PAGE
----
Efforts to coordinate organisations supporting rural development initiatives in England date back to the beginning of the twentieth century. But it wasn’t until the late 1980s that a view was taken to create an independent charitable entity charged with progressing the interests of rural communities.
Under the direction of ACRE’s first Chief Executive, Dr Malcolm Moseley, we worked to raise the profile of rural issues such as access to housing, services and employment – policy concerns that continue to characterise much of our work today.
Over the years, ACRE has been instrumental in developing new approaches to rural development, always placing people and communities at the heart of change. For example, we worked with the University of Gloucestershire to set in motion a long history of community-led planning that has supported several thousand rural communities to research and develop plans for the improvement of their local area – a legacy which continues today in the form of neighbourhood plans. Similarly, ACRE was promoting teleworking in the early 1990s (an early form of remote working) and supporting rural environmental community initiatives through the delivery of a £4m grant fund in the late 90s.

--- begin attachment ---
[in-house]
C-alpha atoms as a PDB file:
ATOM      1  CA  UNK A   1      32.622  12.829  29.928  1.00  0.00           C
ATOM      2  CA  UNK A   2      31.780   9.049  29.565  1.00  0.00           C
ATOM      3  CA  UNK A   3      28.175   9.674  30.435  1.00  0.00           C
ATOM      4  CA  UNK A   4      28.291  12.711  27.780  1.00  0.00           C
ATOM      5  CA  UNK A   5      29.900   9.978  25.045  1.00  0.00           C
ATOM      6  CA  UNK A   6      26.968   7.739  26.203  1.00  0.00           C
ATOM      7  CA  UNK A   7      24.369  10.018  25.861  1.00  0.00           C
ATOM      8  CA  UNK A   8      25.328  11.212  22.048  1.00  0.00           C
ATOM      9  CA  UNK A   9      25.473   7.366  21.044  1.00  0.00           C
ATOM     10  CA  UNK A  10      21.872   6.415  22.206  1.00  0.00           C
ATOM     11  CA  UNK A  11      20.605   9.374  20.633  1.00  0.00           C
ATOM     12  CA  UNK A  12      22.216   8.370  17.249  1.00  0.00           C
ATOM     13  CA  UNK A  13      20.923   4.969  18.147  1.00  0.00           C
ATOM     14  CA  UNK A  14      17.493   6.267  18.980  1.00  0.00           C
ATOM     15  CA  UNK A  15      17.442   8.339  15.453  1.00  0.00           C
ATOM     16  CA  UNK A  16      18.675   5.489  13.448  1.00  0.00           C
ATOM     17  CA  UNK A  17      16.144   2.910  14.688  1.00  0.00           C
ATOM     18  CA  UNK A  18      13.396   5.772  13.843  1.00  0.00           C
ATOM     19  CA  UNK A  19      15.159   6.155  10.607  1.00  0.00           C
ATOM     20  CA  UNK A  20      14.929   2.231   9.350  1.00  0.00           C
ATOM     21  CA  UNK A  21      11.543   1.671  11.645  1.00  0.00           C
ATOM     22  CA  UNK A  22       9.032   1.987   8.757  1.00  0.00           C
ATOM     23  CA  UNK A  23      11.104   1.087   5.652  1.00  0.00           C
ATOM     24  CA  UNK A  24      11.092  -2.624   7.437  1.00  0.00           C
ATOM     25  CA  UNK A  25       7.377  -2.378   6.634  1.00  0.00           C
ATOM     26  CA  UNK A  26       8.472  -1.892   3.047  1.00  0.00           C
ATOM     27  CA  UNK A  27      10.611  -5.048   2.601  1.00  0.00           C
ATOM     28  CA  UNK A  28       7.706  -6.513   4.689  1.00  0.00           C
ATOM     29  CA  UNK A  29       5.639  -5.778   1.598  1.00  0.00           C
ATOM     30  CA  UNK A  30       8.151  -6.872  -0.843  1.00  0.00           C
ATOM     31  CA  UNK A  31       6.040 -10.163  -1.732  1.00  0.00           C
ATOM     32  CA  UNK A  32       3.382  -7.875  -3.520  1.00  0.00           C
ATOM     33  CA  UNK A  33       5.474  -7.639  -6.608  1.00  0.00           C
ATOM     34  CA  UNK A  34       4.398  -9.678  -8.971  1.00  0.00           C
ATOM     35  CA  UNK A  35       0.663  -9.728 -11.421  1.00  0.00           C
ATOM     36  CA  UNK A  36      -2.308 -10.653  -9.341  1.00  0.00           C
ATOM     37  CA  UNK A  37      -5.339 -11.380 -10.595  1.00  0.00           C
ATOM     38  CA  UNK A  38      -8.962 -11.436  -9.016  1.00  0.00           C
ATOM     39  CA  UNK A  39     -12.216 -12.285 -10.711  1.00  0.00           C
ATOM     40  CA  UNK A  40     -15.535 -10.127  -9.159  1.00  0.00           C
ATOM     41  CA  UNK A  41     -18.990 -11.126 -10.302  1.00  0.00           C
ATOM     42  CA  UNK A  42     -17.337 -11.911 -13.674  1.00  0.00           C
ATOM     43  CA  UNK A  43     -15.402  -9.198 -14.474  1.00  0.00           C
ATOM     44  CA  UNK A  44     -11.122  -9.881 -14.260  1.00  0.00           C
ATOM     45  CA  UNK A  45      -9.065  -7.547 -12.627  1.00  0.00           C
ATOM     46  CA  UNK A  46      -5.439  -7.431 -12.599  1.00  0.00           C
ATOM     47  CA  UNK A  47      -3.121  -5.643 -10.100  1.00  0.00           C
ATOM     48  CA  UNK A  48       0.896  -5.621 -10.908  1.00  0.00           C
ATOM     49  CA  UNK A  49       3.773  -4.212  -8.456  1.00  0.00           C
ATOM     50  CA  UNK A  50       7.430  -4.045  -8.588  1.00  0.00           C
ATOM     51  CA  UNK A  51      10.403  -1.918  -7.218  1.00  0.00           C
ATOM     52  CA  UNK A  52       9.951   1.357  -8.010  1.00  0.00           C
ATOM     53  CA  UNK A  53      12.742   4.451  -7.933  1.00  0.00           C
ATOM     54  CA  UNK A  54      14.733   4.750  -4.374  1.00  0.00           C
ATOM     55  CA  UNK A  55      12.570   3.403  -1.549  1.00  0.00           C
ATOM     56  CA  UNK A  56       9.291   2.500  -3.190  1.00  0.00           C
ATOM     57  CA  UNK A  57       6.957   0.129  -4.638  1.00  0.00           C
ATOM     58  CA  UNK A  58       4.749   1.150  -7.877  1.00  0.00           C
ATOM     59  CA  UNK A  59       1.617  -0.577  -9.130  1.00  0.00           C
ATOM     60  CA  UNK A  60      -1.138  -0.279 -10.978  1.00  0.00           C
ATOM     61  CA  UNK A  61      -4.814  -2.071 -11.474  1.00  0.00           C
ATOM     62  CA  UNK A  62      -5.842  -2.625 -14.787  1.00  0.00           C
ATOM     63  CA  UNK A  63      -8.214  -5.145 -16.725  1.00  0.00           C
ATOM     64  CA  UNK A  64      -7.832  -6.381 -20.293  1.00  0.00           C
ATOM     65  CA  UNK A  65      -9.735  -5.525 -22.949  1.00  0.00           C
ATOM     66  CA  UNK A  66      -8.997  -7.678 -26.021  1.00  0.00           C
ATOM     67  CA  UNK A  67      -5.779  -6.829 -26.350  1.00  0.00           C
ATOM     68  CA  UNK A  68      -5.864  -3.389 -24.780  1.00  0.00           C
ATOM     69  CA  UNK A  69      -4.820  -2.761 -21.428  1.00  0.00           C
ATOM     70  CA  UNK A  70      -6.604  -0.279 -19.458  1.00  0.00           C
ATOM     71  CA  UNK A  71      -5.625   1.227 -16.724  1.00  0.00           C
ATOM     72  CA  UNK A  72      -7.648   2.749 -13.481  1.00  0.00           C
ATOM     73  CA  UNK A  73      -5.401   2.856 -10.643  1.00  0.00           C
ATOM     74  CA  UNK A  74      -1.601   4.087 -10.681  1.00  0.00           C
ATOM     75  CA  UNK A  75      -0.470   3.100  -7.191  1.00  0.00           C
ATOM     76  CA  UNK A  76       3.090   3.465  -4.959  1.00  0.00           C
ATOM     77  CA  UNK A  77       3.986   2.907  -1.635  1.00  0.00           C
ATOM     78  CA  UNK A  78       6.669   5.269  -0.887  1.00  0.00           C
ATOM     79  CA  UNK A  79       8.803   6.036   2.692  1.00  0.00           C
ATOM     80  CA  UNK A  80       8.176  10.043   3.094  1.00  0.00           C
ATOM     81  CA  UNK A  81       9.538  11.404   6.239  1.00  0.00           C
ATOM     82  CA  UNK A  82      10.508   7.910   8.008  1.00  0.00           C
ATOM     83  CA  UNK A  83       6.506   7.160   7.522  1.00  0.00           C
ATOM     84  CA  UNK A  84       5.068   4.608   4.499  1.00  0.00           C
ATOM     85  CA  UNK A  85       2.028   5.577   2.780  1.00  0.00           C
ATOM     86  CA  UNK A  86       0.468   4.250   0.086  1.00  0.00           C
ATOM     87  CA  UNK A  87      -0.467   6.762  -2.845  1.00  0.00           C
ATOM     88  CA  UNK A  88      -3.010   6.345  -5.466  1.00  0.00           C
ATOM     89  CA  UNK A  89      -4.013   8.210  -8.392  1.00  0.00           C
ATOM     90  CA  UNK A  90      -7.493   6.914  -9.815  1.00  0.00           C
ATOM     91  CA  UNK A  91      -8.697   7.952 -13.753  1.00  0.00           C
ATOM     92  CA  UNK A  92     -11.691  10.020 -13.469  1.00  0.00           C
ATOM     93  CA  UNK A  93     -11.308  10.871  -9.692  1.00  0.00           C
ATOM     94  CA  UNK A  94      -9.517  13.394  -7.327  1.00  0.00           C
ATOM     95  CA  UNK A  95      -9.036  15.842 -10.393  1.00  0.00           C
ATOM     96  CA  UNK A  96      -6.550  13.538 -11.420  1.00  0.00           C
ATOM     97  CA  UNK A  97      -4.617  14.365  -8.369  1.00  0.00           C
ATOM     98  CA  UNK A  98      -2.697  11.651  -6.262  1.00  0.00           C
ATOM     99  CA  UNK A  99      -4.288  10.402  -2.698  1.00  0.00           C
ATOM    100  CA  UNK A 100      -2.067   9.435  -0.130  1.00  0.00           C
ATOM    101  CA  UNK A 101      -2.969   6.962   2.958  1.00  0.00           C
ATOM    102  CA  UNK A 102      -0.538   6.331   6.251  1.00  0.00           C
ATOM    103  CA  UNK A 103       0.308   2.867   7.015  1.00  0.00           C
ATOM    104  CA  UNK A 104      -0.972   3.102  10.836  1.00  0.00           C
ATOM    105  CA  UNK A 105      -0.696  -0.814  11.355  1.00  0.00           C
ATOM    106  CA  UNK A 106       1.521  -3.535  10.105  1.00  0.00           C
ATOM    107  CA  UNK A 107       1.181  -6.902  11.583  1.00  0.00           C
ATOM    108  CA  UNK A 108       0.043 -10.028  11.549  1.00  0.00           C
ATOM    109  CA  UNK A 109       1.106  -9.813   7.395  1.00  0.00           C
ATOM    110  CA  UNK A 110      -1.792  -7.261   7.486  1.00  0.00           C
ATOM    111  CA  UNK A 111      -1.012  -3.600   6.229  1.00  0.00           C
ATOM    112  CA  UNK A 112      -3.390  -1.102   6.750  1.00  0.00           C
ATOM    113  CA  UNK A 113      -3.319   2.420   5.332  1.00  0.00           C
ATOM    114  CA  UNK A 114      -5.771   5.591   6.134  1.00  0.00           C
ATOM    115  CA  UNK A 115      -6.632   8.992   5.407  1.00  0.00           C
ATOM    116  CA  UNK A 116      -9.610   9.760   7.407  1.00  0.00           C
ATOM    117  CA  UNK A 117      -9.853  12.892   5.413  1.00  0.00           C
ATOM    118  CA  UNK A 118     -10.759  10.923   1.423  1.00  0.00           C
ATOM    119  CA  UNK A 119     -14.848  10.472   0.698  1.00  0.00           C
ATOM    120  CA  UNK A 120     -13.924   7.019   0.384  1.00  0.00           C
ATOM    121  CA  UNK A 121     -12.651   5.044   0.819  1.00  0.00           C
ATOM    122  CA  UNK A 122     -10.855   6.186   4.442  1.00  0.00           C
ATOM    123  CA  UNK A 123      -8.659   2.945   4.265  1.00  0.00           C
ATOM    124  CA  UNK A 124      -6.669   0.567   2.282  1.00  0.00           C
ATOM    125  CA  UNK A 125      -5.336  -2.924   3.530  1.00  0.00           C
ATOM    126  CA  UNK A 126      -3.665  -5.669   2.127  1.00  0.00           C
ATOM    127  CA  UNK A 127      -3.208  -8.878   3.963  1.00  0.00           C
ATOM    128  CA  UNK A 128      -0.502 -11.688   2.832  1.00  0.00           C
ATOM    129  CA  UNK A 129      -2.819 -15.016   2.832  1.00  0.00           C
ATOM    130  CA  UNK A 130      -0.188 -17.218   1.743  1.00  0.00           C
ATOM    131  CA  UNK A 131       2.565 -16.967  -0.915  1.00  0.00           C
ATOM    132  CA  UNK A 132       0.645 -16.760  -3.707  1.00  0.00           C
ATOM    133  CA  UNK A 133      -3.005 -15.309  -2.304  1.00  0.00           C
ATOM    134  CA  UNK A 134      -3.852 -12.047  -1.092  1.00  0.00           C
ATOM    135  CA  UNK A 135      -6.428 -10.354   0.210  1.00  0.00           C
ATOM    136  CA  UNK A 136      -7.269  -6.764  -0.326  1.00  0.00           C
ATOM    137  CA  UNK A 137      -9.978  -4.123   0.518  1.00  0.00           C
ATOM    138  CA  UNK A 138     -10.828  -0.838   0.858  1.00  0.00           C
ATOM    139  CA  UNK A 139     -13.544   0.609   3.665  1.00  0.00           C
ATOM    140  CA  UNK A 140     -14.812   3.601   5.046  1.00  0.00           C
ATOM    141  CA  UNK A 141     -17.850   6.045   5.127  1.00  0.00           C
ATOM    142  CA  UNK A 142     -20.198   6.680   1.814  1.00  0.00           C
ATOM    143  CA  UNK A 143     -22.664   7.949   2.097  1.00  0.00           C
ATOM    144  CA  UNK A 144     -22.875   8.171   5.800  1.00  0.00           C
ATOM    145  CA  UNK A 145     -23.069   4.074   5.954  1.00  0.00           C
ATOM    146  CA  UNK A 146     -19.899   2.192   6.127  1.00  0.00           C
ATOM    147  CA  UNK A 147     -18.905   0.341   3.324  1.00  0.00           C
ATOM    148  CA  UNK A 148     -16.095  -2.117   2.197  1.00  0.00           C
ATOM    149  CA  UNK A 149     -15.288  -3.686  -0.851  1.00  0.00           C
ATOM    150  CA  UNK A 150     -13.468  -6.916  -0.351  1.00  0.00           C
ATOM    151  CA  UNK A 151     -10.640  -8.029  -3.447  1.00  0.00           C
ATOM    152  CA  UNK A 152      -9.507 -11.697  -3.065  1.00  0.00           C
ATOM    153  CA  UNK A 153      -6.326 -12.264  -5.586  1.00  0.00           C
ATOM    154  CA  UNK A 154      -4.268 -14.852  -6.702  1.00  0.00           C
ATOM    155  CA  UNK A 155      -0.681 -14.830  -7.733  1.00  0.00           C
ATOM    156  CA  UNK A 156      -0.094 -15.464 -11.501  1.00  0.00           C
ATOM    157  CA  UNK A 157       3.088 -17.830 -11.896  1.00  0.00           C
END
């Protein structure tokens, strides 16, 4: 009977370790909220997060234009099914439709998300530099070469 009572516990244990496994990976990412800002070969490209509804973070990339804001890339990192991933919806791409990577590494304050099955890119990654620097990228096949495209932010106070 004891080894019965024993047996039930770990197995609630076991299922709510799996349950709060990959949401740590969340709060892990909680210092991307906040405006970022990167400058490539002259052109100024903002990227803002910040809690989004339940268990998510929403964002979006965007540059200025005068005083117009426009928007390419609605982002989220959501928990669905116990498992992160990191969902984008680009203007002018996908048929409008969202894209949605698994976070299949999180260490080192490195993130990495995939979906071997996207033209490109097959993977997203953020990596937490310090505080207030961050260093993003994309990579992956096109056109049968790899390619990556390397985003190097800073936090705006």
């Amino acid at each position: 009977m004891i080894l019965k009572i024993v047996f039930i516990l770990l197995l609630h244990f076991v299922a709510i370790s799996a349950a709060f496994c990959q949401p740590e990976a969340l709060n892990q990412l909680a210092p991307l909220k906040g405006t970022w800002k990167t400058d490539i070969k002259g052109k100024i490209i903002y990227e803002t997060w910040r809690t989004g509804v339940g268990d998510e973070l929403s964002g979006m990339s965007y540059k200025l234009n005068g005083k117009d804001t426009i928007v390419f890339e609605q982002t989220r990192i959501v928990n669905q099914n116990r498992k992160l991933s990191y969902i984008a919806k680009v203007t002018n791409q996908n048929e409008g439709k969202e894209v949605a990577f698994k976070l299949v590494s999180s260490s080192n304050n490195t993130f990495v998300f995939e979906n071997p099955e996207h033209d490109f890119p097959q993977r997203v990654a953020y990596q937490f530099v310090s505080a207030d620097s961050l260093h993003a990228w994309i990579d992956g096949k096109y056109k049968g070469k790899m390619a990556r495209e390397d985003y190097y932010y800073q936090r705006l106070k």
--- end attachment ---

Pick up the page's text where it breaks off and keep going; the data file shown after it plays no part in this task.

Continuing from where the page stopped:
A constant has been our support for England’s 10,000+ village halls. Since the get go, ACRE has provided advice and information to help volunteer committees manage these buildings, as well as managing several capital investment grant and loan schemes.
Research has also been a big part of what we do. In 1988, ACRE conducted the first ever national survey of village halls – evidence about the health and impact of these small charities which we continue to capture to this day. In the early 2010s, we worked with Oxford Consultants for Social Inclusion (OCSI) to map out rural deprivation and provide locality reports that could be used to inform community action. And through our more recent relationship with Defra, we continue to supply information from ACRE Network members on rural issues – most recently that of Coronavirus.